I was alerted to an interesting article about homeopathy in Switzerland. Its author points out that homeopathy is paid for by health insurance in Switzerland because of anything remotely related to evidence but because of a referendum in 2009. At the time, one of the arguments of the proponents was that health care costs would tend to decrease if more so-called alternative medicine (SCAM) would be paid for by the public purse. This is what Jacques de Haller, the president of the medical association, claimed: because SCAM is comparatively cheap and helps to prevent more expensive consultations, the total cost of health care would decrease.

This rather naive assumption was also one made in 2005 by the ‘Smallwood-Report’, commissioned by Charles and paid for by Dame Shirley Porter, specifically to inform health ministers. It stated that up to 480 million pounds could be saved if one in 10 family doctors offered homeopathy as an alternative to standard drugs. Savings of up to 3.5 billion pounds could be achieved by offering spinal manipulation rather than drugs to people with back pain. (Because I had commented on this report, Prince Charles’ first private secretary asked the vice-chancellor of Exeter University, Steve Smith, to investigate. Even though I was found to be not guilty of any wrongdoing, specifically of violating confidentiality, all local support stopped which led to my decision to retire early.)

In Switzerland, the assumption that SCAM saves money was refuted in 2019 by the Swiss health insurance association Santésuisse in a proper cost analysis. According to this analysis, doctors who also prescribed homeopathy caused 22% more costs per patient than those practicing conventional medicine. As it turned out, SCAM would be charged in addition to existing conventional medical services. Consequently, from a point of view of health economics, SCAM should not be called “alternative”, but rather “additive”, Santésuisse wrote at the time.

More evidence comes from a German study (authored by proponents of homeopathy!) that confirms these findings. Integrated care contracts for homeopathy by German health insurers were shown to result in higher costs across all diagnoses.

The recognition that homeopathy lacks sound evidence has already led to an end of reimbursement in the UK and France. Both in Germany and Switzerland, strong pro-homeopathy lobbies have so far succeeded in preventing similar actions. Yet, there is no doubt that, in these and other countries, the writing is on the wall.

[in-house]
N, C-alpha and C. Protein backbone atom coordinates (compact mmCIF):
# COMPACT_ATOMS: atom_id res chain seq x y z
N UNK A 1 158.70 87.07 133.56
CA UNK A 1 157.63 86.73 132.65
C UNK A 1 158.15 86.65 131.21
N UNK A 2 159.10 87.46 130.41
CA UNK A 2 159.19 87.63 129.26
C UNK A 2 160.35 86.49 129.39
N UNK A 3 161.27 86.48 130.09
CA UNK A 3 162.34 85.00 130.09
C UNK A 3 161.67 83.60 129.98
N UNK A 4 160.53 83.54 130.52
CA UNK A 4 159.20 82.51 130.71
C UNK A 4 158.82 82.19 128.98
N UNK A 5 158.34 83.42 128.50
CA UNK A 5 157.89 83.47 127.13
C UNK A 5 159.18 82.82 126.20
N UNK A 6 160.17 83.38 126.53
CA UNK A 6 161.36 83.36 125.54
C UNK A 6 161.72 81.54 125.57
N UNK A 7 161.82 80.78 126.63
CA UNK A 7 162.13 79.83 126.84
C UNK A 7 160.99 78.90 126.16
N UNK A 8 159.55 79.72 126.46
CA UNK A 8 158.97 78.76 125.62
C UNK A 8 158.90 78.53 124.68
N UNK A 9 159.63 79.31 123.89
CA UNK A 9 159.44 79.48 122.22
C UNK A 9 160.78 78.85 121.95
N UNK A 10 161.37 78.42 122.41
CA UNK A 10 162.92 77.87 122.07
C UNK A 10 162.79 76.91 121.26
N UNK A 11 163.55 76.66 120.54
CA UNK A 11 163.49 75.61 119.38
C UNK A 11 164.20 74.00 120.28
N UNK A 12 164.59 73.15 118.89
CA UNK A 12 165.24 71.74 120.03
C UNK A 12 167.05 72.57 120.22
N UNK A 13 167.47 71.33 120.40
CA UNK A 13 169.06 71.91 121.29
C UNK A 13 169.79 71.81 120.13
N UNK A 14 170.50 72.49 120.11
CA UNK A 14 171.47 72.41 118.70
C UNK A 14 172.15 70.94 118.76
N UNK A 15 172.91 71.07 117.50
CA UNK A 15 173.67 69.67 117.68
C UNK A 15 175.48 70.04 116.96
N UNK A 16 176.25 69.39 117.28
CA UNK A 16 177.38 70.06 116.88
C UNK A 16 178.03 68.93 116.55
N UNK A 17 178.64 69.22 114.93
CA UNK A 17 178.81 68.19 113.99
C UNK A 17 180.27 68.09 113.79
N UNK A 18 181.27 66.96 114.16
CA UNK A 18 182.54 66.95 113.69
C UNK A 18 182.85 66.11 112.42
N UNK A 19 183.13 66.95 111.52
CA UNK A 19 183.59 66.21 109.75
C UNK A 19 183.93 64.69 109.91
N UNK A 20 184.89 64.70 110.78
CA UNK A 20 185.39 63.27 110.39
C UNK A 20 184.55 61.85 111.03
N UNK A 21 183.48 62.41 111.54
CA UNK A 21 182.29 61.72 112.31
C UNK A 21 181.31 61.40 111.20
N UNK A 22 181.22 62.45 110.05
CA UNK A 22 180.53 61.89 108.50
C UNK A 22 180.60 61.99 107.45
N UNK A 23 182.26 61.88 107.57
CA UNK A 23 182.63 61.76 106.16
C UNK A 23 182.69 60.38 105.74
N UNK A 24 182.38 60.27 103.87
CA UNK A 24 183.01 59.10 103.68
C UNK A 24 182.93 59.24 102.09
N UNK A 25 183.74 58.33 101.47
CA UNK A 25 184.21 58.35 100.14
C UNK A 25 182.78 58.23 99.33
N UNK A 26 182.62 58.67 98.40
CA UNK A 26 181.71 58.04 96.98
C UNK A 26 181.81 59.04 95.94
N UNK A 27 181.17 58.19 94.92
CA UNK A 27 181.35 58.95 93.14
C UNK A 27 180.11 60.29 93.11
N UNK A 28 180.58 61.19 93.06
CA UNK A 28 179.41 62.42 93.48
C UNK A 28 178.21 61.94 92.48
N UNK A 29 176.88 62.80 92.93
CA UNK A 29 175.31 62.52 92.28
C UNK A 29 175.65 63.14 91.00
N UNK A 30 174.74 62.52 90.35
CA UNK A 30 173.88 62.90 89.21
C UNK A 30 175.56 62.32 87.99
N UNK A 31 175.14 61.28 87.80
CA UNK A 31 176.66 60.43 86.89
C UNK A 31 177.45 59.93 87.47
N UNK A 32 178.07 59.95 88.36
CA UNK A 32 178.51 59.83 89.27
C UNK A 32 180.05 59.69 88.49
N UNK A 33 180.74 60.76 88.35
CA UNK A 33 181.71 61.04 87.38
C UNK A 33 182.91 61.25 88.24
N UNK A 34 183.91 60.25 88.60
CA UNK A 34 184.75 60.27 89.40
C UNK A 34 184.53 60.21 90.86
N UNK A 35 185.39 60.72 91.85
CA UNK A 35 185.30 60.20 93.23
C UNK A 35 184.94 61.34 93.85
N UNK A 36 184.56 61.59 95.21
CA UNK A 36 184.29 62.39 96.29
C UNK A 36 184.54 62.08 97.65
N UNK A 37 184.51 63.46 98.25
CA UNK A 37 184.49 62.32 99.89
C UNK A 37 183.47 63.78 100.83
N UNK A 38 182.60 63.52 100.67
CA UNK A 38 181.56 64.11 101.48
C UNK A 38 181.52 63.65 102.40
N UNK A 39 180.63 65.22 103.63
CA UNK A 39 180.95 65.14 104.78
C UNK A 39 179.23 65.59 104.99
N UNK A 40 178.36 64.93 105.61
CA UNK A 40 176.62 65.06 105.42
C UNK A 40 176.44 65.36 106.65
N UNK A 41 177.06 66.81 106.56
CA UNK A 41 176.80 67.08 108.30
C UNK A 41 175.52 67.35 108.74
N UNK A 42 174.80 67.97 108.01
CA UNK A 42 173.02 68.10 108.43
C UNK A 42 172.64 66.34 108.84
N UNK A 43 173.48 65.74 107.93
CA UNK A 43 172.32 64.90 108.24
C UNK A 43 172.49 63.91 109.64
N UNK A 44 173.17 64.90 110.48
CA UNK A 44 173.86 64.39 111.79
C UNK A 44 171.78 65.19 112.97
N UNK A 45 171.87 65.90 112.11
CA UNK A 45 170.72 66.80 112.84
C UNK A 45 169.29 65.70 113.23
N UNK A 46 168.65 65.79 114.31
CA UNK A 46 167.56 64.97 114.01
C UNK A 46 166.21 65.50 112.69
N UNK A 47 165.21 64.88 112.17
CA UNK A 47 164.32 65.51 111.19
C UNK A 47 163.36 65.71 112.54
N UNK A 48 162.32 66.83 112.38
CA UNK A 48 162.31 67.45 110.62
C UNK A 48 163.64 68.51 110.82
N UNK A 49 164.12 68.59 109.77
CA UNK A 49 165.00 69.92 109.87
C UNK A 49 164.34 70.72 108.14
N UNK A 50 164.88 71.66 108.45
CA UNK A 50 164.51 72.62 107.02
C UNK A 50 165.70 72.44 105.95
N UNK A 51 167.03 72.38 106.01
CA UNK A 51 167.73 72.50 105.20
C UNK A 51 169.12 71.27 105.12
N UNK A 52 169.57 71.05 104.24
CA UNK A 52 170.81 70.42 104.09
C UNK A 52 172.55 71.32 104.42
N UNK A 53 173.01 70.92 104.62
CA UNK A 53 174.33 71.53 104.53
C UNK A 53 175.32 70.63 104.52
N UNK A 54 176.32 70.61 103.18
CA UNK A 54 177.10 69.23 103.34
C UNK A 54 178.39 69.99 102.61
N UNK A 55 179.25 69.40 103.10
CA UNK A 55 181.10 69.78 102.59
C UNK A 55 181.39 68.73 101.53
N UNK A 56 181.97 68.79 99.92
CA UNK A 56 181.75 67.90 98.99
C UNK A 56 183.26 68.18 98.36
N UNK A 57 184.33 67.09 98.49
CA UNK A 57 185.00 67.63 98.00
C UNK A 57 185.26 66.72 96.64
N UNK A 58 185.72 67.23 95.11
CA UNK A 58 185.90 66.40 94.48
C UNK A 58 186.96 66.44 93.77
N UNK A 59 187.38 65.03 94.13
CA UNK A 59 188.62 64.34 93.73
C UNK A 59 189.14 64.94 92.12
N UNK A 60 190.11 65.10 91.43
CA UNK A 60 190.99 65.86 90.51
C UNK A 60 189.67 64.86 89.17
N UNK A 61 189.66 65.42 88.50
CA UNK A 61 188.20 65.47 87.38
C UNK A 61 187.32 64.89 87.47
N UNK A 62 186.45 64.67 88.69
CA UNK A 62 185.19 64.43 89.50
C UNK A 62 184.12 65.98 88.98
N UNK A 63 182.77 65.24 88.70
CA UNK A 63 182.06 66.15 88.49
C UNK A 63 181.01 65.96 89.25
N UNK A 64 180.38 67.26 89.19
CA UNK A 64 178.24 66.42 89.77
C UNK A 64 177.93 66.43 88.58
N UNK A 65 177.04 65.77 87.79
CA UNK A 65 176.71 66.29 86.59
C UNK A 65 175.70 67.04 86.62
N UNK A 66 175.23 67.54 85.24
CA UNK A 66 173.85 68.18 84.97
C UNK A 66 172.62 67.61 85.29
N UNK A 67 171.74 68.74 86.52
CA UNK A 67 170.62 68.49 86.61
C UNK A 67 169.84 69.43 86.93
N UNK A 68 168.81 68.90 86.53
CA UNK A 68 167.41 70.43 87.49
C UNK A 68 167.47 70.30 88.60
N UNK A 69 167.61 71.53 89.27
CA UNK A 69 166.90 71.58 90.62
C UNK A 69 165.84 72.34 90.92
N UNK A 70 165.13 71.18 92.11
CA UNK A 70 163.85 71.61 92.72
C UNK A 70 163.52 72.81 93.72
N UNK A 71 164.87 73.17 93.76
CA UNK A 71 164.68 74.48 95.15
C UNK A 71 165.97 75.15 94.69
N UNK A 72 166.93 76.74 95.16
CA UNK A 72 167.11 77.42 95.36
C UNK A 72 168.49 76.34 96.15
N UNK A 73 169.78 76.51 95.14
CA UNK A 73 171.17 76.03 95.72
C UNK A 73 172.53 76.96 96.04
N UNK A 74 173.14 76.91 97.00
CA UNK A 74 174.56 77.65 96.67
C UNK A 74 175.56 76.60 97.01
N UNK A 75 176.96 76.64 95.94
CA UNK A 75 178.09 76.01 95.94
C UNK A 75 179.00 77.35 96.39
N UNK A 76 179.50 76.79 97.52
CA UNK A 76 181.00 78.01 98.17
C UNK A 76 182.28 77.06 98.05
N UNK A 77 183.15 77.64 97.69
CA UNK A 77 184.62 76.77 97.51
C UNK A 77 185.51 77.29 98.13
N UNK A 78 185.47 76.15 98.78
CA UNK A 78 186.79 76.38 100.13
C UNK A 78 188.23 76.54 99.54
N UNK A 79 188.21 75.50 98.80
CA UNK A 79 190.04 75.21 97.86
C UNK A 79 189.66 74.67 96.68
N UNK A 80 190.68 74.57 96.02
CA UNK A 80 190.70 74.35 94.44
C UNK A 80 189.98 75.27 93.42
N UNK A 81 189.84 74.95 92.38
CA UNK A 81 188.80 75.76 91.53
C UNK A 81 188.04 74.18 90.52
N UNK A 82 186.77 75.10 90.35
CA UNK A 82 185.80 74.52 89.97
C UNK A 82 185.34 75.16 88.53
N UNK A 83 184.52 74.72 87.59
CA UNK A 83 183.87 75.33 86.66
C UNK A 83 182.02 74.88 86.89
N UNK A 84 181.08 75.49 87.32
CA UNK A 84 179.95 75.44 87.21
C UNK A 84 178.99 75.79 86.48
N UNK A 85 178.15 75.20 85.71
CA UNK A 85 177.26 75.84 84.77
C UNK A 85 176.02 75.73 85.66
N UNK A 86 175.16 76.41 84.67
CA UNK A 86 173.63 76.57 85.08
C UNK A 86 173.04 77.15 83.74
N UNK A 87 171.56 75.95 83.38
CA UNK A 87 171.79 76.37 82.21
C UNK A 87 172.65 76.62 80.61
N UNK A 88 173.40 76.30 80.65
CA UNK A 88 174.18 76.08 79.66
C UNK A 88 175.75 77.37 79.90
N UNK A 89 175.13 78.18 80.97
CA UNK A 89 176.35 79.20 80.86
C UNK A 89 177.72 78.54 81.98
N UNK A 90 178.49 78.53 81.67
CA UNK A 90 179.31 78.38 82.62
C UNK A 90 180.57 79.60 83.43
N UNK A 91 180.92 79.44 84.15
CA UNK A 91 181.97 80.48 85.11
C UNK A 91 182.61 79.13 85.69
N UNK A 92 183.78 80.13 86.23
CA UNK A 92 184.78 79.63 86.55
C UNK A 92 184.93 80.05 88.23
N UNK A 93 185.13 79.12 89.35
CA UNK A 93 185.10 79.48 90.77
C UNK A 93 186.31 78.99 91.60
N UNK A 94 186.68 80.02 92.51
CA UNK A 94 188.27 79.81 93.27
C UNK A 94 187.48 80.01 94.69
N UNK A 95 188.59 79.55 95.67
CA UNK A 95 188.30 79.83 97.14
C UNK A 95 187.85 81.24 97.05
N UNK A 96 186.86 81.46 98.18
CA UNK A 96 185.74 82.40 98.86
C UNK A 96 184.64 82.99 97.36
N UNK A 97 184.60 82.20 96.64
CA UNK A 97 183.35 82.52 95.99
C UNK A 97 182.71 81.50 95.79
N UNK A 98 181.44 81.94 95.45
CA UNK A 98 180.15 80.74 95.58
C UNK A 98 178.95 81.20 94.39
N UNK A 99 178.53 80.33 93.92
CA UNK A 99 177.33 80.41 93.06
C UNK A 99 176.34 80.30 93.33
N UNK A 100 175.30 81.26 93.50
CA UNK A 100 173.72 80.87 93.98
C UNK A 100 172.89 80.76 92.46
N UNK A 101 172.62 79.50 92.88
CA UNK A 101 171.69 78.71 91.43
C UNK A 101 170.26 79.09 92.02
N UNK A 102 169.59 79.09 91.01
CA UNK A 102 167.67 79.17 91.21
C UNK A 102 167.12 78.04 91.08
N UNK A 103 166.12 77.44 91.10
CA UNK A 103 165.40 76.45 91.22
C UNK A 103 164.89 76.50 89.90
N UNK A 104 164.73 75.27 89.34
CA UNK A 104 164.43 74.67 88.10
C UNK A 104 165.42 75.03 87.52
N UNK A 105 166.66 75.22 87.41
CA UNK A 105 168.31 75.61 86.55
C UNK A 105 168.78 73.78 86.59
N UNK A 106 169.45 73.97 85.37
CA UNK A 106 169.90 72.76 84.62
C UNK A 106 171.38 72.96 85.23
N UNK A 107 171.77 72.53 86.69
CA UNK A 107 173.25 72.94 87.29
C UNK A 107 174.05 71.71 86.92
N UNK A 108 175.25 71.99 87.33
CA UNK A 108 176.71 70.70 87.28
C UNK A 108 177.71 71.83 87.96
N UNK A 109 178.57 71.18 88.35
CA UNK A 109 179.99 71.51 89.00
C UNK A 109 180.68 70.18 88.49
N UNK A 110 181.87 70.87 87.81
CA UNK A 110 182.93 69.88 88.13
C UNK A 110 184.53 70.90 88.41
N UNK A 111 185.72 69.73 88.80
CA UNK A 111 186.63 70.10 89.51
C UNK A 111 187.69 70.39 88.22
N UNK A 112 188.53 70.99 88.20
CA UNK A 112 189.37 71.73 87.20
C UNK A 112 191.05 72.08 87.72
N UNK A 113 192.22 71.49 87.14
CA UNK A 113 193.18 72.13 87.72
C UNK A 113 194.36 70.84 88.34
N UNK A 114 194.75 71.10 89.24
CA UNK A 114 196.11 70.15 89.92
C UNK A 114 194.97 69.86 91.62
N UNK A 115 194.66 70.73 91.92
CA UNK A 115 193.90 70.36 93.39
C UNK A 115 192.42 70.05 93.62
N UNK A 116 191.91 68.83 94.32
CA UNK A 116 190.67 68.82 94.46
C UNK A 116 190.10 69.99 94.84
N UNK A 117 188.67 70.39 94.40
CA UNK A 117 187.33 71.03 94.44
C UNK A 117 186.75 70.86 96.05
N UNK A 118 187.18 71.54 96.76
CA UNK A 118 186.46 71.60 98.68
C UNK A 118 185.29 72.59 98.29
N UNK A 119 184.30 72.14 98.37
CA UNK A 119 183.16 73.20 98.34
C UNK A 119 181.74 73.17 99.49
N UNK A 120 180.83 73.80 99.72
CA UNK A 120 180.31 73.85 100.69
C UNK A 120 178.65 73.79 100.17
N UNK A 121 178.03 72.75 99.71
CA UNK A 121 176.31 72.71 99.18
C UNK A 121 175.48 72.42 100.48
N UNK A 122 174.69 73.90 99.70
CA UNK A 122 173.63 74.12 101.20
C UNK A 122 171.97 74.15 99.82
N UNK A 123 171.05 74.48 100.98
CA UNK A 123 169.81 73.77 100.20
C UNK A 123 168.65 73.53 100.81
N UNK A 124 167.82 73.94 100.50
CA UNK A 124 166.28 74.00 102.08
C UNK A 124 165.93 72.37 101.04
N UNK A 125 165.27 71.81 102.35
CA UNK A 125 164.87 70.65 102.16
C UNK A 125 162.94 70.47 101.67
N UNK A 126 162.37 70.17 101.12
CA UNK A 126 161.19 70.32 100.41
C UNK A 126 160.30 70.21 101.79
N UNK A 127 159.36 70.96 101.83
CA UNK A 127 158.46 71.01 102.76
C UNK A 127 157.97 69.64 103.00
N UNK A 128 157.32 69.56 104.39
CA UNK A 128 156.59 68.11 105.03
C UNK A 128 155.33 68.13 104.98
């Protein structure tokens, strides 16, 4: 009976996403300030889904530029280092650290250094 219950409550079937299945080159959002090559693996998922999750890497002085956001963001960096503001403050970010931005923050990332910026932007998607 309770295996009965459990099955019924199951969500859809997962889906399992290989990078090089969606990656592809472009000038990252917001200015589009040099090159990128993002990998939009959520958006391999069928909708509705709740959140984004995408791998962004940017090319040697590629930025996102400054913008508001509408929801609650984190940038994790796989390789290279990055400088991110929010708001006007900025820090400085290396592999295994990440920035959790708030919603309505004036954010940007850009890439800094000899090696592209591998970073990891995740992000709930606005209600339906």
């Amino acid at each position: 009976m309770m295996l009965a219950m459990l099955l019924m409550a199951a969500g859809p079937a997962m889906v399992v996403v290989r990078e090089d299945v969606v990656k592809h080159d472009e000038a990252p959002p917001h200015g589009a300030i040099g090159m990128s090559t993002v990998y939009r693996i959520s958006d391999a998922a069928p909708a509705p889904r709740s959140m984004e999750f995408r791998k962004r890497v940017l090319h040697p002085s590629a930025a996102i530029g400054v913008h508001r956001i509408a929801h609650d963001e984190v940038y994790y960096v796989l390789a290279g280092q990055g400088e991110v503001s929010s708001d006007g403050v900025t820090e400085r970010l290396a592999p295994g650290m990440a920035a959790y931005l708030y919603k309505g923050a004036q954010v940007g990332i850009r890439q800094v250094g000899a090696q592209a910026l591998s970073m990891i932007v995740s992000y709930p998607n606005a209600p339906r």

5 Responses to The notion that homeopathy and other so-called alternative medicines save money is naive and wrong

  • In England GPs can still prescribe homeopathic remedies. The remedies have not been blacklisted.

    Homeopathic remedies are more expensive than many medicines.

  • In India they have three co-equal medical systems: conventional, ayurvedic and homeopathic all with hospital privileges. Medical care is cheaper because the CONmed doctors have some competition and they dont have a lock on controlling how many doctors are trained. Both more doctors and having more competition from other systems of medicine keeps costs down. A comparison of the costs of patients seeking care in the three different systems for the same complaints would show which system is more cost effective in a proper manner.

    Saying that homeopathy is causing increased medical costs because it is prescribed IN ADDITION to conventional medicine is like saying that movies cost more because the patrons are buying candy IN ADDITION to paying for the movie ticket; an irrational argument laying the blame incorrectly.

    • it’s not about ‘saying’ it; it’s about proving it with proper evidence.

    • A comparison of the costs of patients seeking care in the three different systems for the same complaints would show which system is more cost effective in a proper manner.

      What a smashing idea! Call us when the results are in. 😀

    • @roger

      Medical care is cheaper because the real doctors have some competition and they dont have a lock on controlling how many doctors are trained.

      And as a result, India still ranks as one of the worst countries with regard to healthcare, a relatively low life expectancy (and especially a low healthy life expectancy, and a high infant mortality.

      All of which of course is not surprising, given that homeopathy is 100% fake medicine, and Ayurveda is even worse, as it deliberately poisons people with heavy metals. Accepting these types of rank quackery as official healthcare is not motivated by their merits, but by political propaganda – among which, as you faithfully parrot, the claim that it is cost-effective. And of course its proponents also claim that it makes India less dependent on western knowledge and technology. Both claims are true, but ignores the fact that it doesn’t help people (which, I think, should be the purpose of healthcare in the first place).

      Anyway, thank you for showing that India is a glaring example of how NOT to do it with regard to healthcare.

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